There has been much debate about whether or not to continue the use of dental amalgam. While the number of amalgam restorations that are being placed are on the decline, the real dilemma is what is to be done with those that are already in place. In 1993, it was estimated that 150 million amalgam restorations were placed in the USA, weighing over 75 tons [Osborne]. It has also been estimated that the dental profession contributes 30 tons of mercury to the environment each year [Pierce and Thorne] and that there are 22 billion existing amalgam restorations that will eventually have to be removed. It is this removal process that is a concern for many dentists, governmental agencies, dental associations and the general public. Dr. P.L. Fan (et al) stated, "In locations where other sources of mercury discharge have been substantially reduced or are virtually eliminated, reduction of the mercury discharge from dental offices may make noticeable differences."

There is not a law, in any country, banning the use of dental amalgam, however, there are existing laws in place regarding pollution levels of dental office wastewater. Governmental agencies are striving towards point of source wastewater treatment, as presently there is a strain on the centralized wastewater treatment facilities. The collection and distribution of the sludge containing mercury or mercuric compounds from these treatment facilities onto farmers' fields should be reduced or eliminated before they are introduced into the water table or our food chain. This belief is supported by J. Drummond (et al)'s study, which stated: "The discharge of this waste into the sewer system from a large number of dental offices and clinics may limit the ability of the wastewater treatment facilities to meet their effluent requirements". No new laws are required for the treatment of dental office wastewater, just enforcement of existing ones.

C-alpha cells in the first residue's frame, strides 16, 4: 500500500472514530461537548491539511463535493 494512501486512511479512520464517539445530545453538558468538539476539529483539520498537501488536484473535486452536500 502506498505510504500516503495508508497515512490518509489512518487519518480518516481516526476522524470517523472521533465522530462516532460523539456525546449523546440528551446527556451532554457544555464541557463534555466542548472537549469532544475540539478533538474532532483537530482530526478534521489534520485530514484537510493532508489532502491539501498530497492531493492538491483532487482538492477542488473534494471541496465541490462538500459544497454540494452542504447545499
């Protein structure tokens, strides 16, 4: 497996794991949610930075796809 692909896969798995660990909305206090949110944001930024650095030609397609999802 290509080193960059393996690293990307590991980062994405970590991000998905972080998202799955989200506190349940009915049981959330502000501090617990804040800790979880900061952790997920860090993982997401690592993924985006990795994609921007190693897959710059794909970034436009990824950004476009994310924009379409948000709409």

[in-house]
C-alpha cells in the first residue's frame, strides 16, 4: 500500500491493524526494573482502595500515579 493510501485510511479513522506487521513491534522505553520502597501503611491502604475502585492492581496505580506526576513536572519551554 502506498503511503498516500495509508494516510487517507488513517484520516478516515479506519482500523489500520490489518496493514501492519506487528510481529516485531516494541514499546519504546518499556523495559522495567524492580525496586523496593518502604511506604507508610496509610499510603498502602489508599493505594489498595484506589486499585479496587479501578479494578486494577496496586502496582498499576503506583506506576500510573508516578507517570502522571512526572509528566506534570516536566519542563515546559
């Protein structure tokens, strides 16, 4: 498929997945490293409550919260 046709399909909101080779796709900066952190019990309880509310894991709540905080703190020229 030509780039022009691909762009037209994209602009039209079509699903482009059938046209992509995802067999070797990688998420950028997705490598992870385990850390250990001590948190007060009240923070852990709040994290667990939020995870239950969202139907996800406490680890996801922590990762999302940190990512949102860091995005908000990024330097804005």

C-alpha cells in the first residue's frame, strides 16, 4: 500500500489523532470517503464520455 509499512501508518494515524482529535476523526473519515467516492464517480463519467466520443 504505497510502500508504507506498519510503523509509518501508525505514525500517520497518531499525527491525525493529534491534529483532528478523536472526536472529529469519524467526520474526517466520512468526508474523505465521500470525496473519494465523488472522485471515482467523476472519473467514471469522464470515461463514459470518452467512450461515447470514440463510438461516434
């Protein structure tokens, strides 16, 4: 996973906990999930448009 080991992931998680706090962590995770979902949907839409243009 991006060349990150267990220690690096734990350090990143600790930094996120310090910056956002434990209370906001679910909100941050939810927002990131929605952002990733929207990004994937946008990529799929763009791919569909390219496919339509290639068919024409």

Some may consider that the most important reason for amalgam separation is legal risk management. The fact that untreated dental office waste effluent contains significant amounts of pollutants is driving pollution, health and environmental authorities to target dental offices as the source of unacceptable mercury pollution. Commissions and task forces are being struck at municipal, state, provincial and federal levels to develop regulations to curb the pollution coming from dental offices. The dental associations' strategy to deny the problem and refuse to implement a professional self-regulated solution is forcing the government into action by imposing the use of amalgam separators, as has been done in Europe.

In Canada, the Canadian Council of Ministers of the Environment (CCME), which consists of the Ministers of Environment from the federal, provincial and territorial governments, has adopted a Canada-Wide Standard for Mercury in Dental Amalgam. This includes the Best Management Practice of the use of an ISO 11143 certified amalgam separator, to achieve the end goal of a 95% national reduction in mercury releases from dental amalgam discharges to the environment by 2005. The Montreal Urban Community and the City of Toronto passed by-laws which require dentists to install amalgam separators by July 1, 2002 and January 1, 2002, respectively.